O Katamari, Our Love is Gone

You can say I’ve been with Katamari Damacy since Day One. It first showed up on my radar in March of 2004, when it became something of an underground hit sensation at Ubisoft Shanghai, no doubt having been discovered by a Chinese colleague with his finger on the Japanese game market pulse.

“This is exactly the sort of game that will never be released in North America,” was the general consensus of everybody who played it – and almost invariably fell in love with it. Myself, I was amazed at how this was possibly the first game I was playing with absolutely no end goal in mind – something not even the very open-ended The Sims and Animal Crossing can truly claim. Once I discovered the “infinite mode” in the first game, I would load up a map, and stop only when I had rolled up everything. It was that charming and pleasant.

At E3 in 2004, I was delighted to see a Katamari Damacy stand at the Namco booth. A Namco representative explained to me that they were considering releasing it in the US, but were unsure. I gushed about the game to the stunned Namco employee, and my secret fantasy is that I somehow helped tip the scales in favor of an American release. The guy then invited me to play their demo, and stopped short of explaining the controls when he saw me roll away with wanton enthusiasm and skill. “Wow, you have played before.” You bet I have.

Katamari Damacy was simply the best game I played on PS2. When I saw it was coming to X360, I was jubilant, and when the reviews rolled in (hah!), I didn’t care that it was “more of the same”. The sequel, We ♥ Katamari, had been exactly that, and I had loved it dearly as well.

Except, well, it is more of the same, and this time I can’t quite get into it. Part of it is that although it’s a game almost identical in game mecanics to the original, it’s not quite the same in spirit. What drew me to the first game was not so much the act of rolling things up itself, but rather the sheer novelty of it, the charm and the wit in the game’s visuals, and the delightfully upbeat soundtrack. In other words, it was something new and crazy and weird. Which is not what you get when you boot up the third title in a series.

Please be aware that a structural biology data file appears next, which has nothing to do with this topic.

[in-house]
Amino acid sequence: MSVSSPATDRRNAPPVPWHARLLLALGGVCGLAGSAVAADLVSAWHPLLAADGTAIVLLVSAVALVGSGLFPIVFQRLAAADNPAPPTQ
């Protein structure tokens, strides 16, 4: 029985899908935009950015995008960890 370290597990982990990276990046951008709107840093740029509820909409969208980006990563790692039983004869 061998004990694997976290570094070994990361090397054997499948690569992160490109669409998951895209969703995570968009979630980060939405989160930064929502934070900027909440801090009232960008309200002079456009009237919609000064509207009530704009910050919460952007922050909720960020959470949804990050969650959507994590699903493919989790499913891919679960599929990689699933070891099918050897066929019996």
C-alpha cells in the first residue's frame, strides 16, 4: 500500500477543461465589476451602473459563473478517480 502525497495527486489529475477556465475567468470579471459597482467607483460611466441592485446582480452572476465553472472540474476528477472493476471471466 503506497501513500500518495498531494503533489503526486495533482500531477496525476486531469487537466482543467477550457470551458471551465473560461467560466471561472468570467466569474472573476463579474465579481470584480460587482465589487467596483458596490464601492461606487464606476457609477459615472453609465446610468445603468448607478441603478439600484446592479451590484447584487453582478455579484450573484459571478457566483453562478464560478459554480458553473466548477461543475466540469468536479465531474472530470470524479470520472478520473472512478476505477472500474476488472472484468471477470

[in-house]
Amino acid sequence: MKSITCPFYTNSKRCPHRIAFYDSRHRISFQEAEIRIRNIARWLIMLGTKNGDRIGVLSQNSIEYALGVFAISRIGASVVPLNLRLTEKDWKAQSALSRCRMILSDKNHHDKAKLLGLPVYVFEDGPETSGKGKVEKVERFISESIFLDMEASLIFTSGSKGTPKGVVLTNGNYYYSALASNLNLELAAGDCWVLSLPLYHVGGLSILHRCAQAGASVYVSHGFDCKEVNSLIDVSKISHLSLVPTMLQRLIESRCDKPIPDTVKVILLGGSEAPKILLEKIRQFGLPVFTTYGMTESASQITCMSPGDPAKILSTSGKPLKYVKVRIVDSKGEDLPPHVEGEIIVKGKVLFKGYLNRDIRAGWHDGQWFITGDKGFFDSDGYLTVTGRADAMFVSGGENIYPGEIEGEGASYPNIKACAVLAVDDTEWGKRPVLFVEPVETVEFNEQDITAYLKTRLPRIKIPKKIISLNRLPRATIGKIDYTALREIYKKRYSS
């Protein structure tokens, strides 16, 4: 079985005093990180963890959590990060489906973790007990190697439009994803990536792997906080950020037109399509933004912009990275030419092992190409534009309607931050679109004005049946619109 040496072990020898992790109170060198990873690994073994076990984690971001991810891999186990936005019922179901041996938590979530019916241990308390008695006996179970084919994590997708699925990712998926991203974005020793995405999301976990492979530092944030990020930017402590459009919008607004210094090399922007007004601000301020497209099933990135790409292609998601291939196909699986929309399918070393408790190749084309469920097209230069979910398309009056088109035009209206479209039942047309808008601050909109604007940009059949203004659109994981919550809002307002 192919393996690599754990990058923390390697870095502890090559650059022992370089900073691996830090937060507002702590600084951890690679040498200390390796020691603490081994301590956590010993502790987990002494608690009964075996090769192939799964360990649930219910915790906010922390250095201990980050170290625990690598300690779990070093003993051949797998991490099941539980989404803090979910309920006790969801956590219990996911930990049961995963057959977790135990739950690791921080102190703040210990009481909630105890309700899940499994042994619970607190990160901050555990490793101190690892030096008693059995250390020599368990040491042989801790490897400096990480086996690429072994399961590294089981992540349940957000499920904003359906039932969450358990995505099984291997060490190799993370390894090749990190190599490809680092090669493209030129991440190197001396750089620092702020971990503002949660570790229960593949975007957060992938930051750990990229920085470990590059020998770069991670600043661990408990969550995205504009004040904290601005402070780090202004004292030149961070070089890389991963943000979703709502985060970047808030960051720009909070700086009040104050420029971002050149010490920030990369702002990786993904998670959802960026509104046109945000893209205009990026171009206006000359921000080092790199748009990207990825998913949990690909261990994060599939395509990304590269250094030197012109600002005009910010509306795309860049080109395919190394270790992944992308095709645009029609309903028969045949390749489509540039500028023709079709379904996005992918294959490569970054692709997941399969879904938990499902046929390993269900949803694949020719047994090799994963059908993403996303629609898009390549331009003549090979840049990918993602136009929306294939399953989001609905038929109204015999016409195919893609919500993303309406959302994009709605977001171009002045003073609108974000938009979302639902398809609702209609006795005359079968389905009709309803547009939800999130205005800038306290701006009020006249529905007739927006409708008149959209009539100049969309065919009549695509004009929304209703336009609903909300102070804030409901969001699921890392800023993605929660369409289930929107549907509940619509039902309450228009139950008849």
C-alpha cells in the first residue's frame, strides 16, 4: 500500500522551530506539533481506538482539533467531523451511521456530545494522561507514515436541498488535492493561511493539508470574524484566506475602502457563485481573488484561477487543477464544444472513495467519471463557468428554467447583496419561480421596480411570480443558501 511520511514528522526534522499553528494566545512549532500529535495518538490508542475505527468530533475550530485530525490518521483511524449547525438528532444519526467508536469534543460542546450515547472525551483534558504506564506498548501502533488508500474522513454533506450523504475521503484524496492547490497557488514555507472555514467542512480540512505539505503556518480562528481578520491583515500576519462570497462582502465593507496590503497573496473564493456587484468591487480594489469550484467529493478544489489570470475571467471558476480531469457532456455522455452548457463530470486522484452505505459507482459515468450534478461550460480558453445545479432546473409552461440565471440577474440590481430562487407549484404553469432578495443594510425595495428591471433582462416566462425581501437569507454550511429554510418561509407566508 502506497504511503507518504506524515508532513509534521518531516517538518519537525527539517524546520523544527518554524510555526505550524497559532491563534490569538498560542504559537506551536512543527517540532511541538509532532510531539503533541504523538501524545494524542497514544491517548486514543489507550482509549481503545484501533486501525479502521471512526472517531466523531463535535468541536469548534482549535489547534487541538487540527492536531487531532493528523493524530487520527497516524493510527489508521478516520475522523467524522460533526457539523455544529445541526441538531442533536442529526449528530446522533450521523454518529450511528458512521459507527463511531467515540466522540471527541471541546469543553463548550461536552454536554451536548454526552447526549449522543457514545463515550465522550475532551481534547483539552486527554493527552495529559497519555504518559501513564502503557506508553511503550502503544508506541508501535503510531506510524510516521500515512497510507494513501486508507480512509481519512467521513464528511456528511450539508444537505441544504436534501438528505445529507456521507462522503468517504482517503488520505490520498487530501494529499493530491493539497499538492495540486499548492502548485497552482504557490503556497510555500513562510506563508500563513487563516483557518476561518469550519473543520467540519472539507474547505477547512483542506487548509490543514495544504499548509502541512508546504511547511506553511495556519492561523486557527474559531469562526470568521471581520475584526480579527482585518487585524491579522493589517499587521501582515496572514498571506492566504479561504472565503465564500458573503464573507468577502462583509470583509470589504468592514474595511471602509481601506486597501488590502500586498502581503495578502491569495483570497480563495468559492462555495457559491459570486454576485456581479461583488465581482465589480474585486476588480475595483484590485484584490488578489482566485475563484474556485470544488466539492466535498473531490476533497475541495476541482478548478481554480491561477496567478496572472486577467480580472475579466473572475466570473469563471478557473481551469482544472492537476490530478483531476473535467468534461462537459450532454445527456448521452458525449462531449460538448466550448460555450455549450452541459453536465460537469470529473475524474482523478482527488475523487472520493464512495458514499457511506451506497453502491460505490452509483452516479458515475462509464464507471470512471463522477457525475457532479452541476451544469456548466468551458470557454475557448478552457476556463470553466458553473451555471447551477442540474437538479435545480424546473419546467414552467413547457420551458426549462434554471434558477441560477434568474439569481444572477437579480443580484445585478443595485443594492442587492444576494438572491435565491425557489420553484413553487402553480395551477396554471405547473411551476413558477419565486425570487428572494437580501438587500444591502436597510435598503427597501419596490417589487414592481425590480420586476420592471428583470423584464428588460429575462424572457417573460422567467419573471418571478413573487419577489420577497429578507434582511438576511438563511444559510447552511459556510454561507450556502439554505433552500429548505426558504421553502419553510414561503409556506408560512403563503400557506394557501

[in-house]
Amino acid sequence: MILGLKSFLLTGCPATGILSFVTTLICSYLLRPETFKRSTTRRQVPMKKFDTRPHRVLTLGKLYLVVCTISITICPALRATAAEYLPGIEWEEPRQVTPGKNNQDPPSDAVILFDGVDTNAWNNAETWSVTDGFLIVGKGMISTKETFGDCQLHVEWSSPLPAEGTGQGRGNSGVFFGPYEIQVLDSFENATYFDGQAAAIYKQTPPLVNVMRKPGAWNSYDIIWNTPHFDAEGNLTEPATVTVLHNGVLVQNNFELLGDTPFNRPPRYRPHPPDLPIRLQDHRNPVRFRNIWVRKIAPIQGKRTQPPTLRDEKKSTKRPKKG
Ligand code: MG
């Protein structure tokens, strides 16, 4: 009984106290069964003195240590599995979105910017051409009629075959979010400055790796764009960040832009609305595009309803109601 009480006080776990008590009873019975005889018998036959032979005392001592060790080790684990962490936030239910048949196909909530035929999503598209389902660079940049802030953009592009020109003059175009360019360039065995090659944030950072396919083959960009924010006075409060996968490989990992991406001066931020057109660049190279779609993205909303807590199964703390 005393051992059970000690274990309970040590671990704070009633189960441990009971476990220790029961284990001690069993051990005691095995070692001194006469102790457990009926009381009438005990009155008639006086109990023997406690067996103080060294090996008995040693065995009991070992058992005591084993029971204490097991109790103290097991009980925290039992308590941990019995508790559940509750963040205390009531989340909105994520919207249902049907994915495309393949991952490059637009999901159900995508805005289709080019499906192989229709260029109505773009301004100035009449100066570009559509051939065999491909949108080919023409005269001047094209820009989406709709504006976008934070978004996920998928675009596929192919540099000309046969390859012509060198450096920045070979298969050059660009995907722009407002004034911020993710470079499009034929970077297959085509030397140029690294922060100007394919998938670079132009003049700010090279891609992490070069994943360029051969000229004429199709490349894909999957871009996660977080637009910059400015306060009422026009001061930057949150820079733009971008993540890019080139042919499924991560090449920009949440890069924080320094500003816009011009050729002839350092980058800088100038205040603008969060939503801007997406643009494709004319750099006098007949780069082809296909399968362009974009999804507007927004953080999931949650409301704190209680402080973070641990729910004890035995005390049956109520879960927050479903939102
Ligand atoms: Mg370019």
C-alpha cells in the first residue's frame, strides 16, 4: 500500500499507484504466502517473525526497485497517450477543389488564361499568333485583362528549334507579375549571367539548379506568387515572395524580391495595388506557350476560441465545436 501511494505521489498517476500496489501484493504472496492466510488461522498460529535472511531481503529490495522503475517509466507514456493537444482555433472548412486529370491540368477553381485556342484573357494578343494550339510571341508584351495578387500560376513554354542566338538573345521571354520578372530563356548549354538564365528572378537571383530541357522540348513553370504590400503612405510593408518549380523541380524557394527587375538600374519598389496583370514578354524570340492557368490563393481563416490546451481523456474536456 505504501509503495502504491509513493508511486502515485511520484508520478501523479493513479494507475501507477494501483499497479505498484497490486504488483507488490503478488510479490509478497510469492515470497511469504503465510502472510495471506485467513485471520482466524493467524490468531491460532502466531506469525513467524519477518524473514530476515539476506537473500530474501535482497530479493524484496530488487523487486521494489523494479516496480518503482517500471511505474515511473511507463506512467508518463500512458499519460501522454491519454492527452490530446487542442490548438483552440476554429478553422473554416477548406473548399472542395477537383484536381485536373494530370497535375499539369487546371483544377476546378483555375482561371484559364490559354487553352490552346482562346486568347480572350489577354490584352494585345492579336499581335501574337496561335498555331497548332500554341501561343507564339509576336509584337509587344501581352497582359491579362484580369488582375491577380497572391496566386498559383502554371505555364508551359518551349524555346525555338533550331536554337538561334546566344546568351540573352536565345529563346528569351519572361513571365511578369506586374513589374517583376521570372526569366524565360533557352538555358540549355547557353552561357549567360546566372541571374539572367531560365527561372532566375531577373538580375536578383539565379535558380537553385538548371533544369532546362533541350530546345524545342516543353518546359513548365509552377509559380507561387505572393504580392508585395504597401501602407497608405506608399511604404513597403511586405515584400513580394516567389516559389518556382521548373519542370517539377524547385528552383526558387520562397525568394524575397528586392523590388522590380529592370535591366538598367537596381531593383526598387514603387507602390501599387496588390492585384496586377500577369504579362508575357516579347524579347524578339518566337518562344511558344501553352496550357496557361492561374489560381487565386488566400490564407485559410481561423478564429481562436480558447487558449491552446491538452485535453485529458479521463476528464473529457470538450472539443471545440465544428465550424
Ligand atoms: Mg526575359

In terms of change, the one major innovation in Beautiful Katamari‘s gameplay is not for the better. The King now asks you to roll specific objects in priority over others in your balls, and this detracts from the spirit of exploration of the previous titles. No longer are you simply strolling around and admiring the objects you run into; you’re now gauging all of them for the desired quality, and are reluctant to go in a rolling spree if the objects are not the desired type.

And so, despite my fondness for the Prince of all Cosmos and his universe, I feel I’ve grown out of our relationship. After I finished Katamari Damacy, I didn’t so much want more of the same thing, as I wanted other games that would surprise and delight me, and show me gaming’s immense potential. In that respect, a Katamari sequel is somewhat besides the point. (And to Katamari’s defense, it did spur many game developpers to dare more in their design.)

What I hope is that Beautiful Katamari reaches a whole new audience on the X360, and that many people experience the sheer novelty I experienced booting up the first game in 2004. As for me, it is, I guess, time to move on.

So goodbye, Katamari, and thanks for the memories!

About Daniel Roy

Daniel is a writer, backpack foodie, slow traveler, and endurance runner. He is the author of the upcoming book, "The Way of Slow Travel: A Hands-On Guide to the Best Travel of Your Life."

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